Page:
High-end hosiery Why the fash­ion pack got back into tights By Scar­lett Con­lon

The Guardian - G2 - - Style -

The old adage that what goes up must come down is never as apt as with tights. Aside from the ob­vi­ous, they are fre­quently de­scribed as a fash­ion sta­ple yet, re­al­is­ti­cally, they are any­thing but. In fact, un­til re­cently, fash­ion cir­cles were widely of the opin­ion that there was noth­ing more naff than a pair of tights. But, this sea­son, there is good news for se­cret afi­ciona­dos: tights are back.

The re­nais­sance has been build­ing slowly since de­signer Phoebe

Philo – she who can sin­gle-hand­edly cre­ate or kill a trend – put them on the spring/sum­mer 2017 Cé­line cat­walk, re­mind­ing us that black opaques and knee-length dresses are still a good idea, in a Si­enna Miller, Keira Knight­ley and Alexa Chung circa 2007 kind of way. Then, for au­tumn/win­ter 2017, fel­low fash­ion houses fol­lowed suit in vary­ing de­grees of de­nier: Chanel put white and silver opaque sparklers on its rocket-fu­elled run­way; Ba­len­ci­aga of­fered semi-sheer chain-printed op­tions; Givenchy went bold with state­ment scar­let; Gucci got nos­tal­gic with knit­ted per­fo­rated chevron pairs; while Le­maire dipped its toe into pro­ceed­ings with white opaques and clas­sic 30 de­niers. In short, the gamut of what con­sti­tutes be­ing on trend with tights this sea­son runs far and wide.

The big re­tail­ers have honed their hosiery of­fer­ings ac­cord­ingly. Con­sump­tion over at Match­es­fash­ion. com is on the up – and the price bracket isn’t putting peo­ple off. The Ba­len­ci­aga ones (£145) seen on the run­way in Fe­bru­ary en­able cus­tomers to buy their favourite look head to toe, ac­cord­ing to buyer Chelsea Power. At the op­po­site end of the spec­trum, the e-tailer also sells tights by Falke at a more palat­able start­ing price of £12, which have been see­ing sub­stan­tial pick-up in re­cent weeks, says Power. Other brands favoured by the fash­ion pack in­clude Wol­ford and Heist (prices start at £17 and £19 re­spec­tively) – the lat­ter of which has won plau­dits since its launch in 2015 thanks to the hand­sewn, seam­less USP.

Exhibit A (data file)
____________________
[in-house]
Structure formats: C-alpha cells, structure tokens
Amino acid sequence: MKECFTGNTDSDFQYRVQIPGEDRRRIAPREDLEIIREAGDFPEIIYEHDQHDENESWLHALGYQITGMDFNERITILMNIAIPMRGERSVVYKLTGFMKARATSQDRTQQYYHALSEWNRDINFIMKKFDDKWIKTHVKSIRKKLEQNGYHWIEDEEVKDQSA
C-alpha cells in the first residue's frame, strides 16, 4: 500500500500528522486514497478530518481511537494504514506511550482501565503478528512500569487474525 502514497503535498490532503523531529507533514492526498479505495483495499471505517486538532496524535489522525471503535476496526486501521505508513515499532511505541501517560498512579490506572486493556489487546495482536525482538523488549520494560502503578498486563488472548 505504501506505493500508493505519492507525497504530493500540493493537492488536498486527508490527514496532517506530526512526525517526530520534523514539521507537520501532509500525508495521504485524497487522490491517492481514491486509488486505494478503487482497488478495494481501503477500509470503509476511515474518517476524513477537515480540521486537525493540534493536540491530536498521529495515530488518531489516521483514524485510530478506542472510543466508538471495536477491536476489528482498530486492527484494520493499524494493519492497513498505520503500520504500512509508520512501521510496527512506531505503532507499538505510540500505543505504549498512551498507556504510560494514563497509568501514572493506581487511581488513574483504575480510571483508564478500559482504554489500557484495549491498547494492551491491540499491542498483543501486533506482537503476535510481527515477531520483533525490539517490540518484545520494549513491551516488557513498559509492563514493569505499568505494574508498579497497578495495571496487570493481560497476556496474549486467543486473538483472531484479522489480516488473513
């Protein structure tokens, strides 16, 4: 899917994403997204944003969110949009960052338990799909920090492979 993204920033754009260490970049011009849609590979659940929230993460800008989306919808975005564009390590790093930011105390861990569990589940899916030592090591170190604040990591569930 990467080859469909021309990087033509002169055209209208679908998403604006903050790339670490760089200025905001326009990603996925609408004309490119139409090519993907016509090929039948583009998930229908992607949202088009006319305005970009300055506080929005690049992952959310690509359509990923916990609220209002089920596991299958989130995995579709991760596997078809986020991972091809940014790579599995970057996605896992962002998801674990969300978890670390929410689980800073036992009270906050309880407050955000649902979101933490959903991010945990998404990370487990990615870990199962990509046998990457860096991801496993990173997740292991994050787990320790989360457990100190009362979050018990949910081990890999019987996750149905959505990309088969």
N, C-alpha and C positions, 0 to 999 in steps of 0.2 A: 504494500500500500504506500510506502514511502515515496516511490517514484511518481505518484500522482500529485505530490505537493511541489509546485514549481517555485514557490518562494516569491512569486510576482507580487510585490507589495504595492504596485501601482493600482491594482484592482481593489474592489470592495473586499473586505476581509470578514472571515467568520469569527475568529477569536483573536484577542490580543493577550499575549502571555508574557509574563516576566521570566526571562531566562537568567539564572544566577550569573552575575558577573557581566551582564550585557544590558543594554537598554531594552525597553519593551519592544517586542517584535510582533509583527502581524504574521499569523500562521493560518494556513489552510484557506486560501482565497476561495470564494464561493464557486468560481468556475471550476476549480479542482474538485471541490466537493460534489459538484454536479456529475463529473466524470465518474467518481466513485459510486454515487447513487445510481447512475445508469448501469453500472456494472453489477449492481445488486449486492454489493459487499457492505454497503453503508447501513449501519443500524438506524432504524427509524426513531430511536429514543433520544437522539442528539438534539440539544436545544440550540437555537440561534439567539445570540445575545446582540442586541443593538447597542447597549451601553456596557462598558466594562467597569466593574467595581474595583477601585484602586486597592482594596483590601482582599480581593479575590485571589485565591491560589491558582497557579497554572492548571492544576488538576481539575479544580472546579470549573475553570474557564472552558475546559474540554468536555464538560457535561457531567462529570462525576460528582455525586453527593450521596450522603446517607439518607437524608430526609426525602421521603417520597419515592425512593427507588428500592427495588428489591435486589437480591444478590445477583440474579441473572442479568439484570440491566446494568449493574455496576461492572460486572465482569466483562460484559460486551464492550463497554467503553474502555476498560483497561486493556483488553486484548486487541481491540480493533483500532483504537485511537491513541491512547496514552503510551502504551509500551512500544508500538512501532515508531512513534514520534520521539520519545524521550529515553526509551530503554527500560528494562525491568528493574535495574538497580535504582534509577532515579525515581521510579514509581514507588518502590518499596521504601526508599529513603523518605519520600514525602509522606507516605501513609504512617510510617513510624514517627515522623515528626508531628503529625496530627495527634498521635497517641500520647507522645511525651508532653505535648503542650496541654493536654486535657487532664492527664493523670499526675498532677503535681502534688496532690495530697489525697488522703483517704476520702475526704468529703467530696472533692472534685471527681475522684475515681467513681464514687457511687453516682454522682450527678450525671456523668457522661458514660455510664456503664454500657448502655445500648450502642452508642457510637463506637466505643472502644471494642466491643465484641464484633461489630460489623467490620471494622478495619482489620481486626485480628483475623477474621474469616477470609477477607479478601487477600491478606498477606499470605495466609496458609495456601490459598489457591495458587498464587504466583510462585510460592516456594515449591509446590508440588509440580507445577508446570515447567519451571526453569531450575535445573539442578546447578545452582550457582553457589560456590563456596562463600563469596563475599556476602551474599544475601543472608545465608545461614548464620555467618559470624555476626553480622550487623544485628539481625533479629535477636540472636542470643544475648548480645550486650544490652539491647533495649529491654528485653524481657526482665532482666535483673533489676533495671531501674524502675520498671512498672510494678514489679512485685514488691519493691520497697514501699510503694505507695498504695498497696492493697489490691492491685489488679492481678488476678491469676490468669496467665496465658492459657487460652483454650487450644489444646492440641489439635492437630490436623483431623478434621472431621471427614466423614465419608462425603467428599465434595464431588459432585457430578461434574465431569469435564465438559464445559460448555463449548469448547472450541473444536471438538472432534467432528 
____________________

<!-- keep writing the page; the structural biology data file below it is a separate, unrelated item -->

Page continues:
While some may balk at pay­ing more than a fiver for a pair, bear in mind that, when it comes to tights, a higher price usu­ally re­sults in higher qual­ity. And, while it is prob­a­bly a stretch too far to say that Ba­len­ci­aga, Chanel and co are sav­ing us money, cheap tights – with their ten­dency to lad­der – are a false econ­omy.

It is worth not­ing here that the matt or shiny (shud­der) nude tights favoured by the Duchess of Cam­bridge and Me­la­nia Trump are not in­cluded in fash­ion’s cur­rent en­dorse­ment. On the con­trary, they negate the rea­sons why tights are on de­sign­ers’ radars in the first place, given that they make it look as if you are not wear­ing any and you have an im­pos­si­bly even, year­round skin tone. The look right now is cov­ered up, con­fi­dent and cool; a sar­to­rial mid­dle-finger to fash­ion-vic­tim sta­tus, which re­quires wait­ing for the bus bare-legged in -5C tem­per­a­tures af­ter the work Christ­mas party. Need any more con­vinc­ing? Kate Moss was spot­ted step­ping out in her matt black 50 de­niers in Paris in Septem­ber.

Sta­ple sta­tus reaf­firmed – for this sea­son at least.

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